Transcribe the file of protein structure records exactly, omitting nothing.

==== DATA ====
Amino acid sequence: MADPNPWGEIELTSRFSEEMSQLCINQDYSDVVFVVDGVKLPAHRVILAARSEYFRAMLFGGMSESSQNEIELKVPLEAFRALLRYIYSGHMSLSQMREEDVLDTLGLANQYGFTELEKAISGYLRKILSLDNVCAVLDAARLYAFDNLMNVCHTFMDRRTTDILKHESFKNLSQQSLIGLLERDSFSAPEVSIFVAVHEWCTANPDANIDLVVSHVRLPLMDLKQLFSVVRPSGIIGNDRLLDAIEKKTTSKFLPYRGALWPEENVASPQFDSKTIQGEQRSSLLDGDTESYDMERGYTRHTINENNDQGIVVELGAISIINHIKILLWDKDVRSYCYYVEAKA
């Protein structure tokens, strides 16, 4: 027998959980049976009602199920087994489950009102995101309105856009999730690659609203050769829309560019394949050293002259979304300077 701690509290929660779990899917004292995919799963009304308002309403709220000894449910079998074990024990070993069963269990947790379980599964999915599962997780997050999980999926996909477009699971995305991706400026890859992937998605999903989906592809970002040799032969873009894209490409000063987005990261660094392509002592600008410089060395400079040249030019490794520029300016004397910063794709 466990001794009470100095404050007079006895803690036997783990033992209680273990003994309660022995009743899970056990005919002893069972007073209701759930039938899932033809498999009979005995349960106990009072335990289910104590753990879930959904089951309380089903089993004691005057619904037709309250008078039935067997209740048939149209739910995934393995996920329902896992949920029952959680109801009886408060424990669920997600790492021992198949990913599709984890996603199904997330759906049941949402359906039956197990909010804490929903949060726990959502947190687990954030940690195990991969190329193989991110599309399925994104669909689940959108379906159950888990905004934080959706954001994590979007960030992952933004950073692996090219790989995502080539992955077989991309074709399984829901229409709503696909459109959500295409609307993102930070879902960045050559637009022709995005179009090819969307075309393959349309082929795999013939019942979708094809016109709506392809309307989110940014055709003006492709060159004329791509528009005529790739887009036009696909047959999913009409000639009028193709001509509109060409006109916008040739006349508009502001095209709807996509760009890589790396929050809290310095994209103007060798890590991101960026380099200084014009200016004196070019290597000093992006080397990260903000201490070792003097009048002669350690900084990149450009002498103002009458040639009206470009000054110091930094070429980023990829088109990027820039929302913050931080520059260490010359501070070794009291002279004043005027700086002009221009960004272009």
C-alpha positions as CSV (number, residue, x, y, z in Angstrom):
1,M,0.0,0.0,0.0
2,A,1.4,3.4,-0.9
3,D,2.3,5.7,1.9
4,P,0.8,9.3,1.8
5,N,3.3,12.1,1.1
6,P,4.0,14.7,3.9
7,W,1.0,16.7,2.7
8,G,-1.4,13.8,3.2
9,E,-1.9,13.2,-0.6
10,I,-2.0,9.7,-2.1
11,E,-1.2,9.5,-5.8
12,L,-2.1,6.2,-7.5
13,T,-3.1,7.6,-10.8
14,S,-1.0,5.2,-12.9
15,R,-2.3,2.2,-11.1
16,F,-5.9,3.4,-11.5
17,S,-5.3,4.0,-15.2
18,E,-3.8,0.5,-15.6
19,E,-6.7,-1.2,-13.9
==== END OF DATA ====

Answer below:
Amino acid sequence: MADPNPWGEIELTSRFSEEMSQLCINQDYSDVVFVVDGVKLPAHRVILAARSEYFRAMLFGGMSESSQNEIELKVPLEAFRALLRYIYSGHMSLSQMREEDVLDTLGLANQYGFTELEKAISGYLRKILSLDNVCAVLDAARLYAFDNLMNVCHTFMDRRTTDILKHESFKNLSQQSLIGLLERDSFSAPEVSIFVAVHEWCTANPDANIDLVVSHVRLPLMDLKQLFSVVRPSGIIGNDRLLDAIEKKTTSKFLPYRGALWPEENVASPQFDSKTIQGEQRSSLLDGDTESYDMERGYTRHTINENNDQGIVVELGAISIINHIKILLWDKDVRSYCYYVEAKA
């Protein structure tokens, strides 16, 4: 027998959980049976009602199920087994489950009102995101309105856009999730690659609203050769829309560019394949050293002259979304300077 701690509290929660779990899917004292995919799963009304308002309403709220000894449910079998074990024990070993069963269990947790379980599964999915599962997780997050999980999926996909477009699971995305991706400026890859992937998605999903989906592809970002040799032969873009894209490409000063987005990261660094392509002592600008410089060395400079040249030019490794520029300016004397910063794709 466990001794009470100095404050007079006895803690036997783990033992209680273990003994309660022995009743899970056990005919002893069972007073209701759930039938899932033809498999009979005995349960106990009072335990289910104590753990879930959904089951309380089903089993004691005057619904037709309250008078039935067997209740048939149209739910995934393995996920329902896992949920029952959680109801009886408060424990669920997600790492021992198949990913599709984890996603199904997330759906049941949402359906039956197990909010804490929903949060726990959502947190687990954030940690195990991969190329193989991110599309399925994104669909689940959108379906159950888990905004934080959706954001994590979007960030992952933004950073692996090219790989995502080539992955077989991309074709399984829901229409709503696909459109959500295409609307993102930070879902960045050559637009022709995005179009090819969307075309393959349309082929795999013939019942979708094809016109709506392809309307989110940014055709003006492709060159004329791509528009005529790739887009036009696909047959999913009409000639009028193709001509509109060409006109916008040739006349508009502001095209709807996509760009890589790396929050809290310095994209103007060798890590991101960026380099200084014009200016004196070019290597000093992006080397990260903000201490070792003097009048002669350690900084990149450009002498103002009458040639009206470009000054110091930094070429980023990829088109990027820039929302913050931080520059260490010359501070070794009291002279004043005027700086002009221009960004272009």
C-alpha positions as CSV (number, residue, x, y, z in Angstrom):
1,M,0.0,0.0,0.0
2,A,1.4,3.4,-0.9
3,D,2.3,5.7,1.9
4,P,0.8,9.3,1.8
5,N,3.3,12.1,1.1
6,P,4.0,14.7,3.9
7,W,1.0,16.7,2.7
8,G,-1.4,13.8,3.2
9,E,-1.9,13.2,-0.6
10,I,-2.0,9.7,-2.1
11,E,-1.2,9.5,-5.8
12,L,-2.1,6.2,-7.5
13,T,-3.1,7.6,-10.8
14,S,-1.0,5.2,-12.9
15,R,-2.3,2.2,-11.1
16,F,-5.9,3.4,-11.5
17,S,-5.3,4.0,-15.2
18,E,-3.8,0.5,-15.6
19,E,-6.7,-1.2,-13.9